The game board in Meltdown 2020 is composed of twelve tiles, each consisting of seven hexes. Seven nuclear reactors and two airfields are scattered amongst the landscape hexes that make up the remainder of the country. At the start of the game, your color-coded twenty people and three vehicles (car, bus, helicopter) are placed on their designated hexes. You need to get them to the airfields to save them, preferably before they absorb too much radiation. You can airlift a vehicle out of an airfield, too, to save the driver, but then you have fewer opportunities to save more people.
Each turn proceeds as follows:
- Radiation outburst - Roll the eight-sided die and place a radiation counter on the numbered reactor (or nowhere if an 8 is rolled).
- Move buses - In player order, move a bus up to two spaces, with a maximum of four passengers at any one time. You can pick up and drop your color-coded passengers as you wish. Vehicles can´t enter a reactor hex and can´t end the turn in the same space as another player´s vehicle (except the airfield, which holds any number of vehicles).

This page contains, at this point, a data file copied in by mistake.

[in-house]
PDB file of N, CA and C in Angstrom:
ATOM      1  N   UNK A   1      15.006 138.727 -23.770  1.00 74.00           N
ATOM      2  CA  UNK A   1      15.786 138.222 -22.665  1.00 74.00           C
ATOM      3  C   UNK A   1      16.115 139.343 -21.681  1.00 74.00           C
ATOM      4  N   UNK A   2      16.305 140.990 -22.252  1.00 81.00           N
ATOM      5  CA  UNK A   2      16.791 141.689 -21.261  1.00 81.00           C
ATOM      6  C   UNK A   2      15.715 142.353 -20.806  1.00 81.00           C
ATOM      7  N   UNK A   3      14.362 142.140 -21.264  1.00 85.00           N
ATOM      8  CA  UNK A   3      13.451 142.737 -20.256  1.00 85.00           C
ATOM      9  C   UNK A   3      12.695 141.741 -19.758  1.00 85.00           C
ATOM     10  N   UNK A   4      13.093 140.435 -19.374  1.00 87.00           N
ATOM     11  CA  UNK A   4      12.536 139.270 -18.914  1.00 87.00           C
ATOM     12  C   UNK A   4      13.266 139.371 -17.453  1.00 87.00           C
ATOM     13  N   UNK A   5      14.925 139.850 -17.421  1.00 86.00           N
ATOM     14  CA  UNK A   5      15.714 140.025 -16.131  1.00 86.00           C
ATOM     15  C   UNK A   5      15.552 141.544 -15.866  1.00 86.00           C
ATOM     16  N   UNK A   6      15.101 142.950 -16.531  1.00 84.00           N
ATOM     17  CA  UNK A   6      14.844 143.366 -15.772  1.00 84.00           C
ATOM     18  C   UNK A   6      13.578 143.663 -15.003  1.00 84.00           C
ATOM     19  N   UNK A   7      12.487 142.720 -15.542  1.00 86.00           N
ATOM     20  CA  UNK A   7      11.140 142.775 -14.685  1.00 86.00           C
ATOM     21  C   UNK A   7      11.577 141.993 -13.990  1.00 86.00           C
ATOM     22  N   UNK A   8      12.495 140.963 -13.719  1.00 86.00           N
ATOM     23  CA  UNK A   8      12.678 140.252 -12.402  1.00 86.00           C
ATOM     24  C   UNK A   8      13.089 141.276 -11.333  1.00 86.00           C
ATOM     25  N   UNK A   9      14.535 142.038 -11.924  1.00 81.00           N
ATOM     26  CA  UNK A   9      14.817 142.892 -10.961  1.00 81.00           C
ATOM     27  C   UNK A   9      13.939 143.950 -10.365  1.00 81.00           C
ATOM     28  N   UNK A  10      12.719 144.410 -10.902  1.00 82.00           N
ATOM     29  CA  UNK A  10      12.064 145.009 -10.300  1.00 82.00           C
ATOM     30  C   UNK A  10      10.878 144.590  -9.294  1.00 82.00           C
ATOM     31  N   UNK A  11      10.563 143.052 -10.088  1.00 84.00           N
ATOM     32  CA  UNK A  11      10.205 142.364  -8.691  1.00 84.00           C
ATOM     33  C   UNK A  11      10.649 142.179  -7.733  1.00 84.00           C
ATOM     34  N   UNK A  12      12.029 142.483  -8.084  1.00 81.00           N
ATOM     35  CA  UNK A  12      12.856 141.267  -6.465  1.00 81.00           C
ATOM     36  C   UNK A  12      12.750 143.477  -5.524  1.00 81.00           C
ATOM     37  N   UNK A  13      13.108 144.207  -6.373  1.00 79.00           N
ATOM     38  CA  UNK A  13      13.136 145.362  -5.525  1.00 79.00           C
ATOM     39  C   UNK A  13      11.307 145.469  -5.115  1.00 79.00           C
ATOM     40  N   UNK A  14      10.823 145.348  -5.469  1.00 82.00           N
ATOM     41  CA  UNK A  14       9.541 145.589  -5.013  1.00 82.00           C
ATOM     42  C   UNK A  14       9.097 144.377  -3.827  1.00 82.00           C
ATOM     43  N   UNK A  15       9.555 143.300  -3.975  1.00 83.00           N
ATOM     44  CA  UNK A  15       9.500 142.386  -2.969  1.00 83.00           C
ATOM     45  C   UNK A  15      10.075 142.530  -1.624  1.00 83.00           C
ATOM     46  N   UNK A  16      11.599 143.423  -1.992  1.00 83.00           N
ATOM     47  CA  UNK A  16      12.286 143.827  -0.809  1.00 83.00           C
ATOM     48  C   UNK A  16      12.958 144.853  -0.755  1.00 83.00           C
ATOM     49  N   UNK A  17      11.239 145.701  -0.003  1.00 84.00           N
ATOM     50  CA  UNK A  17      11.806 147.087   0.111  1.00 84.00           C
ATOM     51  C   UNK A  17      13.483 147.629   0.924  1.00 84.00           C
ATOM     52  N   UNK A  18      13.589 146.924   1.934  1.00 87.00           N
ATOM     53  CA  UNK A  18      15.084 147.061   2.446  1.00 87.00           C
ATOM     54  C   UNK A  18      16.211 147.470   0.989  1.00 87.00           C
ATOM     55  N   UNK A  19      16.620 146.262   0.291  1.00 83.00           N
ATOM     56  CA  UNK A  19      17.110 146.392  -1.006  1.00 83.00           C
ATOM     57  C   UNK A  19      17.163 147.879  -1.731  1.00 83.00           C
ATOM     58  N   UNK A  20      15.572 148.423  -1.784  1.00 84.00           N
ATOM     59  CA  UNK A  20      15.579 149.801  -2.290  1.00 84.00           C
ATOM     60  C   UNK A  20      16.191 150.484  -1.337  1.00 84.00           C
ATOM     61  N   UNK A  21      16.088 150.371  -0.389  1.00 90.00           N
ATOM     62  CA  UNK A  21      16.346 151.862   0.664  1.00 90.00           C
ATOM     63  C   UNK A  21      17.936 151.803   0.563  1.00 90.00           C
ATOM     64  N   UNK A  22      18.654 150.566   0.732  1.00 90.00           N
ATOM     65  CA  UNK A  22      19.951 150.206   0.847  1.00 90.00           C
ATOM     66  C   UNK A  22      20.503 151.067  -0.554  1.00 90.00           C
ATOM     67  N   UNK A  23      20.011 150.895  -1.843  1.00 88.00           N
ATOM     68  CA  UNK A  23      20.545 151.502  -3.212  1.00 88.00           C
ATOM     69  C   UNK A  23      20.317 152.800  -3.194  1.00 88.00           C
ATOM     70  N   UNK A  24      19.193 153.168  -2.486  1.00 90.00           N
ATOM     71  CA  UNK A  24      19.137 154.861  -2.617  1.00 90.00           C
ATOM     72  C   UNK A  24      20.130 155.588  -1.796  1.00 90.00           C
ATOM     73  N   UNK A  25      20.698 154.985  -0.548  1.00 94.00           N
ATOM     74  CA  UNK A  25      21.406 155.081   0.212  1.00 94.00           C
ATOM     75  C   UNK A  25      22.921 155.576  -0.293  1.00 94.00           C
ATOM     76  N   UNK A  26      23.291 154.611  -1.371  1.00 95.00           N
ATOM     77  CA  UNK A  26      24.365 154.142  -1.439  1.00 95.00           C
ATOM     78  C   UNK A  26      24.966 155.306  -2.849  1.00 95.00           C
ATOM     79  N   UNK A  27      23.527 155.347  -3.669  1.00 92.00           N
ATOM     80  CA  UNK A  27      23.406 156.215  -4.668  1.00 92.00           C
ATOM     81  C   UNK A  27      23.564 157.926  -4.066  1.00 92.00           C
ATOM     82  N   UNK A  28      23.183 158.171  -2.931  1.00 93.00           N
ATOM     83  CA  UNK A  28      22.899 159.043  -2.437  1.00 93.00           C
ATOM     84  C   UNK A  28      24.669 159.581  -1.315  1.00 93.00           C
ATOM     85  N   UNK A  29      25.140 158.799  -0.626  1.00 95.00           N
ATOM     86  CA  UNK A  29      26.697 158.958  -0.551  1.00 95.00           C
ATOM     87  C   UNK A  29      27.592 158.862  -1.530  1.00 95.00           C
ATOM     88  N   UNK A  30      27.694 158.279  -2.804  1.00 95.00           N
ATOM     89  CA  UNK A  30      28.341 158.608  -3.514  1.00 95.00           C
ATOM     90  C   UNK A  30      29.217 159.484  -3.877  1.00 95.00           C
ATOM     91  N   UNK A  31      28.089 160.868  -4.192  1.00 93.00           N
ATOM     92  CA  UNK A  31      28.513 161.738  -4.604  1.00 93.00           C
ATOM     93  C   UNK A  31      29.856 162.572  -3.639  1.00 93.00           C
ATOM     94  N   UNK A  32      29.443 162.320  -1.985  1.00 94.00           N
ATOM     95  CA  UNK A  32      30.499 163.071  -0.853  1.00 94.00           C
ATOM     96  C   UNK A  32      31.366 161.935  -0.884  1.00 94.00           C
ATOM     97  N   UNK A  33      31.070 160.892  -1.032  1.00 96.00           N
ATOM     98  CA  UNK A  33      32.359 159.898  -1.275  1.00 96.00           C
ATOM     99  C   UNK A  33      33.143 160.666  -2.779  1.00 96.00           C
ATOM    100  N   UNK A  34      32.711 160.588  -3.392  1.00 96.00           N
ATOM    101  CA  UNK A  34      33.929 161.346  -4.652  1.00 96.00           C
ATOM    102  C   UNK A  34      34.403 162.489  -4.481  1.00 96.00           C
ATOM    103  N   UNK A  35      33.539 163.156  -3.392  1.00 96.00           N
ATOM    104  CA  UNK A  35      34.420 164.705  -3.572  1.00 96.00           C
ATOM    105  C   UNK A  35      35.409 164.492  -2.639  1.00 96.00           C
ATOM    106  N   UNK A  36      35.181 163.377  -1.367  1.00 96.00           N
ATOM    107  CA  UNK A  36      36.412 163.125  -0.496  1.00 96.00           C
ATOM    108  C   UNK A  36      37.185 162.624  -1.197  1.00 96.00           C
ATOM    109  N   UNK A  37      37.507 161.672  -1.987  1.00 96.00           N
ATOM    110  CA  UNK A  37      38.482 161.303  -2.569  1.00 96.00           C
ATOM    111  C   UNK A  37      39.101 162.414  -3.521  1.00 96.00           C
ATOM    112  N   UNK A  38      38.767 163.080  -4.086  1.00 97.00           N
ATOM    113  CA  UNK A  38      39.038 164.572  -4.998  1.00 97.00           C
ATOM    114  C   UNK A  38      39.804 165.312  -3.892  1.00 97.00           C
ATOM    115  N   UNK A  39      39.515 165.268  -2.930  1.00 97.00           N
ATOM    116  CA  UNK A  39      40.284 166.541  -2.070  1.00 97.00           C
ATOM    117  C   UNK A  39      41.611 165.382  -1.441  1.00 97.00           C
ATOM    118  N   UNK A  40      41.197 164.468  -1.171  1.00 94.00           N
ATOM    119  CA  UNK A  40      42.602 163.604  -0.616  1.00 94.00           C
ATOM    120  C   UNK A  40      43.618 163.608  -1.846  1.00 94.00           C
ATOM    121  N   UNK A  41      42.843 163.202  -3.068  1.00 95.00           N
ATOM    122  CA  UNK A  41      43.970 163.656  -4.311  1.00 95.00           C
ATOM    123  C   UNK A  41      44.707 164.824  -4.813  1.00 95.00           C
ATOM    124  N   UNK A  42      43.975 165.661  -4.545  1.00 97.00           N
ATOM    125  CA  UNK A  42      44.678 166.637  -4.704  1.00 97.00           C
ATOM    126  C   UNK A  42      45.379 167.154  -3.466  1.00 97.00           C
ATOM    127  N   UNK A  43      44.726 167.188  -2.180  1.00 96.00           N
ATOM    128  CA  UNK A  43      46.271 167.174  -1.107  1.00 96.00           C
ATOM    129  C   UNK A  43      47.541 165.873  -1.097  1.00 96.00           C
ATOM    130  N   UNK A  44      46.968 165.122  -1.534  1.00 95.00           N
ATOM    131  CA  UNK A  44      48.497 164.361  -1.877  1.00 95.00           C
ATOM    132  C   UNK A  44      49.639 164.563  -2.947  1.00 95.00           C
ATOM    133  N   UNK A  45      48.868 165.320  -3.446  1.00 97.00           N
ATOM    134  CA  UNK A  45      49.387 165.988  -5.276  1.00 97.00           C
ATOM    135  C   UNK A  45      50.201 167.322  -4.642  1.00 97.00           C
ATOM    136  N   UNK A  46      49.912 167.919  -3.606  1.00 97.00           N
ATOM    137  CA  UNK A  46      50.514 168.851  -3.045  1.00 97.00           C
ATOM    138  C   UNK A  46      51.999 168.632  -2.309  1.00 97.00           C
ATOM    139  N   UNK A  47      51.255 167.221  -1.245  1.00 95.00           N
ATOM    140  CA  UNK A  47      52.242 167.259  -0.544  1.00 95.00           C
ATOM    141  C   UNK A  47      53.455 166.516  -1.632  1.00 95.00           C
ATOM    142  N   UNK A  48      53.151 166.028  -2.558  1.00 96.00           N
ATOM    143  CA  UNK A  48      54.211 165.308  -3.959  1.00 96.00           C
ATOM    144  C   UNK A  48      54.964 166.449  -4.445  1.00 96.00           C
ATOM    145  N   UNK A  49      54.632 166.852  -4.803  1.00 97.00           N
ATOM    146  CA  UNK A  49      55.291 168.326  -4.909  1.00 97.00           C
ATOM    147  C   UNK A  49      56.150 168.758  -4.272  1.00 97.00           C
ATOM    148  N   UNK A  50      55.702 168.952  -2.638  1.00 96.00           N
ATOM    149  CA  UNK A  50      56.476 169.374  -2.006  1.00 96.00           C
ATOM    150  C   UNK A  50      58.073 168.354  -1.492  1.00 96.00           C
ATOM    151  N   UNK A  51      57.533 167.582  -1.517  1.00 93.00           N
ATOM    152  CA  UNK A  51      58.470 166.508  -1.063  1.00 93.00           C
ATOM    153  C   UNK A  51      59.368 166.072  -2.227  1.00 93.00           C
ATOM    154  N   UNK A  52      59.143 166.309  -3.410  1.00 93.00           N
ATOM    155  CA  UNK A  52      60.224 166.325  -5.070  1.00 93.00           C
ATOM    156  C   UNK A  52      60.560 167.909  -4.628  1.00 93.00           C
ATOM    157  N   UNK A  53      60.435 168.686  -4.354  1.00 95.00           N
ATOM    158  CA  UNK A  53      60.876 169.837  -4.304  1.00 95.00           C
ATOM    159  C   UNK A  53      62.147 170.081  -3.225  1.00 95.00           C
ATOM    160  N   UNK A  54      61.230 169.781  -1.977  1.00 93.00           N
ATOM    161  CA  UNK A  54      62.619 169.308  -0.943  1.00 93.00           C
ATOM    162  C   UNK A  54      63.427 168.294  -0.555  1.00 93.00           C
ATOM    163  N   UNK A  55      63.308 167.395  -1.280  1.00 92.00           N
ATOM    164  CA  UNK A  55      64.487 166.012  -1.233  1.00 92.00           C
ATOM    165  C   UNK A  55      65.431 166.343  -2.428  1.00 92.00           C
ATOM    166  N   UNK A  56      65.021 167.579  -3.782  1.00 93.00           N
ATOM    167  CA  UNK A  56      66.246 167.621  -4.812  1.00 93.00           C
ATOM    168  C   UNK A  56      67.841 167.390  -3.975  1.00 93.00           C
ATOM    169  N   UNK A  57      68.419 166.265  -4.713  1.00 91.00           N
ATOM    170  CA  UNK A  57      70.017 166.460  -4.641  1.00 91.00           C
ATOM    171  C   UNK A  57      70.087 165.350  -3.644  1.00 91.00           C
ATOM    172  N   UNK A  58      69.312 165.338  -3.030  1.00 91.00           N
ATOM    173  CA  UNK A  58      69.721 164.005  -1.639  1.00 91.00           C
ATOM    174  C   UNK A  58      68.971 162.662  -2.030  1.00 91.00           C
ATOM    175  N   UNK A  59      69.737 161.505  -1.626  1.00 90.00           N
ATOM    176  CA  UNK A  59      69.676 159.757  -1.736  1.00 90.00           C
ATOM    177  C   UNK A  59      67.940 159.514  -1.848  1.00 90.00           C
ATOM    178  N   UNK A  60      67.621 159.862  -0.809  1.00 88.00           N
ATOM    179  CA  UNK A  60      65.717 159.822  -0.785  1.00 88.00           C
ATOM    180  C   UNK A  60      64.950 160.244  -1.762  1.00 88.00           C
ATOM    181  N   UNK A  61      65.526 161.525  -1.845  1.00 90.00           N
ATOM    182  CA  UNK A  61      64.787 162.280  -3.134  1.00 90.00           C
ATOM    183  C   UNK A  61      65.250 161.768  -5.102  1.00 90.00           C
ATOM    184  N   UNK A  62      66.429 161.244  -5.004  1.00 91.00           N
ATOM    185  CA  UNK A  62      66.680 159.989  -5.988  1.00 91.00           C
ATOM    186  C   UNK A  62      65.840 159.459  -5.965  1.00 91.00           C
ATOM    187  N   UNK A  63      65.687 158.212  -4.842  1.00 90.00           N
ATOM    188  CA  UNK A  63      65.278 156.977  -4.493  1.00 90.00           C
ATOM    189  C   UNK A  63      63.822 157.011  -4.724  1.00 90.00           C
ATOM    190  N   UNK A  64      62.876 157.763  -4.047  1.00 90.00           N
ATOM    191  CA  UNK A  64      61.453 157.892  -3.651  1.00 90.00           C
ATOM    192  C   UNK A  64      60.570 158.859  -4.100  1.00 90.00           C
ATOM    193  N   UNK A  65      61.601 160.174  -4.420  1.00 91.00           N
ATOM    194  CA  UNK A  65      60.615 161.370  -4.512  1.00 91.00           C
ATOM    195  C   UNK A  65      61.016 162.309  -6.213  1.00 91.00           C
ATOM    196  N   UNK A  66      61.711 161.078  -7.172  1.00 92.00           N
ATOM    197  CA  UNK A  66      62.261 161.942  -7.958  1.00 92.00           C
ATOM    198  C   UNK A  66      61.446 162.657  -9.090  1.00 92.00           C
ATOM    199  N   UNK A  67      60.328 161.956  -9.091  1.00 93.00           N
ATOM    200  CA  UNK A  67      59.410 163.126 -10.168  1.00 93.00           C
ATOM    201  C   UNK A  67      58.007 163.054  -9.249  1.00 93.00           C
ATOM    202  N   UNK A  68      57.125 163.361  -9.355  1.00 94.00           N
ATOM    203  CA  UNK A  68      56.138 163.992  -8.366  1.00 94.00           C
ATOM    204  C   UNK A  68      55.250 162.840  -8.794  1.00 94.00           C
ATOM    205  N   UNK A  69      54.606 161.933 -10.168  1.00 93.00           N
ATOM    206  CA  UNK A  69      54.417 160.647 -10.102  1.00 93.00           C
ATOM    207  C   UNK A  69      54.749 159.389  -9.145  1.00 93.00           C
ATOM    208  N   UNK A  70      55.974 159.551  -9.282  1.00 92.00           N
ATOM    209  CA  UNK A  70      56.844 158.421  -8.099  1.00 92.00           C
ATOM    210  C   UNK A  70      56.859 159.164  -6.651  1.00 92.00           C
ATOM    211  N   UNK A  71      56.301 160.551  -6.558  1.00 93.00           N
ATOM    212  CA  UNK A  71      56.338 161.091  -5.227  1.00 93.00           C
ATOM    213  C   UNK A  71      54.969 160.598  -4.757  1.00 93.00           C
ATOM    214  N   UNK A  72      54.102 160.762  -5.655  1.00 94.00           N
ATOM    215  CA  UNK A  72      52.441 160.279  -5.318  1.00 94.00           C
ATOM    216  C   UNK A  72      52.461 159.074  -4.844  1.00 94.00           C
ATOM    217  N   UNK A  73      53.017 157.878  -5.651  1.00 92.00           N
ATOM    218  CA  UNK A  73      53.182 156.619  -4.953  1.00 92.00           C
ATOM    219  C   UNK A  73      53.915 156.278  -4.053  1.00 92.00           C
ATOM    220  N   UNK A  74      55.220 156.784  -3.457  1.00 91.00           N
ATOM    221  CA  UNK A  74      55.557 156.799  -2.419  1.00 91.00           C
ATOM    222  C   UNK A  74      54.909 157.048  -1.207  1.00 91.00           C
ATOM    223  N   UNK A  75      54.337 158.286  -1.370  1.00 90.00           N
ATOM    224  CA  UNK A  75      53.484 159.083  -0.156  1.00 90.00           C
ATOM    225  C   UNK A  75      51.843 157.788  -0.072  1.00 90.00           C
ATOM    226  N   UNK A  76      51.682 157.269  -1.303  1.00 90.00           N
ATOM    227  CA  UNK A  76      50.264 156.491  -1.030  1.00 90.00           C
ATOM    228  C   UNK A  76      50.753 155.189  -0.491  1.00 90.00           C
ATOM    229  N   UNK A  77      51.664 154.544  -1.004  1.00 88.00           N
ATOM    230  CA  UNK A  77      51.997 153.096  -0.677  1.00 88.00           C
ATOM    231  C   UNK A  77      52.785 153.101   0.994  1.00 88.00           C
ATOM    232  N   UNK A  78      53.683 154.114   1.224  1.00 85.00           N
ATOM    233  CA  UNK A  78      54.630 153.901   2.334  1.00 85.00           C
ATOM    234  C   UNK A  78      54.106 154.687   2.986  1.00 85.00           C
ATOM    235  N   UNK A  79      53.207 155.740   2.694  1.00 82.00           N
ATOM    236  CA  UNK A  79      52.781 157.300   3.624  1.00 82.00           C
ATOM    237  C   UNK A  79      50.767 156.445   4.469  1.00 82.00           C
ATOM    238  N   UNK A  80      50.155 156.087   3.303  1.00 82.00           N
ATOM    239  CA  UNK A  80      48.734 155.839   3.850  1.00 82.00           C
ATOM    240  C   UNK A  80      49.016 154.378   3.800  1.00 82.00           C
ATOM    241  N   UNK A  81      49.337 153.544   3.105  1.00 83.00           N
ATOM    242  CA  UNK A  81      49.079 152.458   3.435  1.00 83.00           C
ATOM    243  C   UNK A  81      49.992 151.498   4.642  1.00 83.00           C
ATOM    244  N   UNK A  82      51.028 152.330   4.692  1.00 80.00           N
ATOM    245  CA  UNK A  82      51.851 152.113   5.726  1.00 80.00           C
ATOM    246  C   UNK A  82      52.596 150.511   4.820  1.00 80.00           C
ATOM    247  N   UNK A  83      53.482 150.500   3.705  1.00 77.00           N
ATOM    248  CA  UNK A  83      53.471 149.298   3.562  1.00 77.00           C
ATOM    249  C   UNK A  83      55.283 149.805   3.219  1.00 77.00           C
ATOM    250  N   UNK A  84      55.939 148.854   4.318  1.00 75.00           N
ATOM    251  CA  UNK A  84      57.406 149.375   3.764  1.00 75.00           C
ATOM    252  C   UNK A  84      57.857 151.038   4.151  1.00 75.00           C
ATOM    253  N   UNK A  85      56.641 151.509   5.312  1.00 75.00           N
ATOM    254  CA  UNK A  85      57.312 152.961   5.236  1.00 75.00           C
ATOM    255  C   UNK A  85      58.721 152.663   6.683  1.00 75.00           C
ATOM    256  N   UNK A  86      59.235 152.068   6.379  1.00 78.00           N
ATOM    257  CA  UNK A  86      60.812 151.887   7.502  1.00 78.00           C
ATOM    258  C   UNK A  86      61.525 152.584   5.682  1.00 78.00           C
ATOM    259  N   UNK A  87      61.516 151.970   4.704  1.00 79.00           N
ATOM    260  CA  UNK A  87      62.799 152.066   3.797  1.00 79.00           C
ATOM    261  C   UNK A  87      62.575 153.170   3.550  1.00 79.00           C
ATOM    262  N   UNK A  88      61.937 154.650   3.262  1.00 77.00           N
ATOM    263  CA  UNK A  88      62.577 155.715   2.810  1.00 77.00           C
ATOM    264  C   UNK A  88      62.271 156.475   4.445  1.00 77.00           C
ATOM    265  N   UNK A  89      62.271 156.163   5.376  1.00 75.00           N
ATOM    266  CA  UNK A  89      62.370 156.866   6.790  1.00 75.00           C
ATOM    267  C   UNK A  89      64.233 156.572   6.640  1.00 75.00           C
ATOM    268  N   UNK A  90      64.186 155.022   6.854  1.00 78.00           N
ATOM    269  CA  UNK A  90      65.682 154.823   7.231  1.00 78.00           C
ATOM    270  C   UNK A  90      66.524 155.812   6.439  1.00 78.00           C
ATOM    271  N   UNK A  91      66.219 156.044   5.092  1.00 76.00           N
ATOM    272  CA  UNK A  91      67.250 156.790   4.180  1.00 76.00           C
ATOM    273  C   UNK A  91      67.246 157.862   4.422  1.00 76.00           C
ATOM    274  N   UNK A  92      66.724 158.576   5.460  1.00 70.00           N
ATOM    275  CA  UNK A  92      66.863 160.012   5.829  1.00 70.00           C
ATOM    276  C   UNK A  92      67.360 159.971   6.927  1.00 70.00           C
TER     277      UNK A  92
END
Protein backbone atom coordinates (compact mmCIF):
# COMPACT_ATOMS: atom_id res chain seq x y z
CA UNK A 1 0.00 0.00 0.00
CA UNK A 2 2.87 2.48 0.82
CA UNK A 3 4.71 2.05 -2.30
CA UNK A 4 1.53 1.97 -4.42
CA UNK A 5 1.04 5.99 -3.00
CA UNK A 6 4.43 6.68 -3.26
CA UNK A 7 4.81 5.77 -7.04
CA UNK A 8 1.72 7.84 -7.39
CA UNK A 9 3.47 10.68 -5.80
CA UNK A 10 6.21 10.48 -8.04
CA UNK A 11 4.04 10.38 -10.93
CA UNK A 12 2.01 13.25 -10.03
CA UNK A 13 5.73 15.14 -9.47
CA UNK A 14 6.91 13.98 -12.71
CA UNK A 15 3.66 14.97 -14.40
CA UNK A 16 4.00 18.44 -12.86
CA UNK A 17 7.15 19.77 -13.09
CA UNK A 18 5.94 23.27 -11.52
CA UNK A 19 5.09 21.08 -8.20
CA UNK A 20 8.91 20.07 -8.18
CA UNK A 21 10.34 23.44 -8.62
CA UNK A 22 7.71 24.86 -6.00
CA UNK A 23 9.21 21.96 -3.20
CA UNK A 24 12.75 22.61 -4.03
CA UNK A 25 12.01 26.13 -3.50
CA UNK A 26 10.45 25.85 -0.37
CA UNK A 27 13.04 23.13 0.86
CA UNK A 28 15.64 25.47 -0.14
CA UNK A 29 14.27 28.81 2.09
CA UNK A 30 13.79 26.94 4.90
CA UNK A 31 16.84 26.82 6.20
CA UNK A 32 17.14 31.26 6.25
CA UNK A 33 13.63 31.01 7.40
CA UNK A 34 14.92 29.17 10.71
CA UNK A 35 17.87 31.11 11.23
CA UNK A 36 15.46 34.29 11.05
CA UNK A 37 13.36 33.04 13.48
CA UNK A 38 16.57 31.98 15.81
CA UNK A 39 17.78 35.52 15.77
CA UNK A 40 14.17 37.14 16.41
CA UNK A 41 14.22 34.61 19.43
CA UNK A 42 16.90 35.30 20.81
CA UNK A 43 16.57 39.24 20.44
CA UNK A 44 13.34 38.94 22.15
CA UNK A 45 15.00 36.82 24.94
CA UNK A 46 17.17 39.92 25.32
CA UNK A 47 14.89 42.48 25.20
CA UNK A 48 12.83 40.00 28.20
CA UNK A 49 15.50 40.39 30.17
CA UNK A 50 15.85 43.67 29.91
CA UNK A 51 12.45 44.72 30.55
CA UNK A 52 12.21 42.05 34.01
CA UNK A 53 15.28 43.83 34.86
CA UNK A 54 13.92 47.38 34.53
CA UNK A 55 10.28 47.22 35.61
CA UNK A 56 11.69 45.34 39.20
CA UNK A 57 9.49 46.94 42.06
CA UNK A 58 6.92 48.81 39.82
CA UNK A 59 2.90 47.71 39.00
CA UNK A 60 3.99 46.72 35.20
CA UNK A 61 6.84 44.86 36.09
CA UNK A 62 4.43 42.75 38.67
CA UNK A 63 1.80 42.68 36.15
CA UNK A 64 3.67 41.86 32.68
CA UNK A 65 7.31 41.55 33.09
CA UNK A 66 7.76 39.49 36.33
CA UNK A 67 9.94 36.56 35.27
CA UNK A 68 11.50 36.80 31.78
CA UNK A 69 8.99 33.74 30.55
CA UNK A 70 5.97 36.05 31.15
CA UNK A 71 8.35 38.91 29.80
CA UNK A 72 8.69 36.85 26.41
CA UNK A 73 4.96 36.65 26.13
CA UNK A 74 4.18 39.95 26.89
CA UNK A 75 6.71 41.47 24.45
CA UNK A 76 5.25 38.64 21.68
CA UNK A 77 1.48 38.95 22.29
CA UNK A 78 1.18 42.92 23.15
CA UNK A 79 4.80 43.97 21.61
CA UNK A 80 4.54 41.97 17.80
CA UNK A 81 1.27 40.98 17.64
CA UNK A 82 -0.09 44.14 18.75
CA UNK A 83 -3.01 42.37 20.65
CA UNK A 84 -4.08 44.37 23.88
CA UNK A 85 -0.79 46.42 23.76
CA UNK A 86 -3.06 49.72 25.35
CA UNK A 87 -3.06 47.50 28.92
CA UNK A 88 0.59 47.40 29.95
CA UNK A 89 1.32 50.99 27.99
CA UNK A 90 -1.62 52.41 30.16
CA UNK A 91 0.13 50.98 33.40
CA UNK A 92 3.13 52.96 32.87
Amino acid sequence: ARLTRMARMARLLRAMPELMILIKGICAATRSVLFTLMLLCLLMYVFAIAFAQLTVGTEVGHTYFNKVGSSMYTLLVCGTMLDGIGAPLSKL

- Radiation outburst - Same as above.
- Move cars - Same movement rules, but cars can move up to three spaces while holding at most three passengers.
- Radiation reparation - Roll the eight-sided die, then remove a radiation counter (if present) from the numbered reactor.
- Move helicopters - Same movement rules, but helicopters can move up to four spaces while holding at most two passengers.
- Radiation sickness - People next to a reactor absorb 1 Sievert radiation (1 Sv) for each counter on a reactor. People one space away absorb that many Sv minus one; people two spaces away absorb that many minus two; and so on. A person can absorb radiation from more than one reactor.
The start player position rotates each round. The game ends immediately when one reactor receives a fifth counter or a 16th counter is to be placed on the game board. The player who has rescued the most people wins. In case of a tie, the player with more healthy people wins, with subsequent ties being broken by the number of ill vs. very ill people.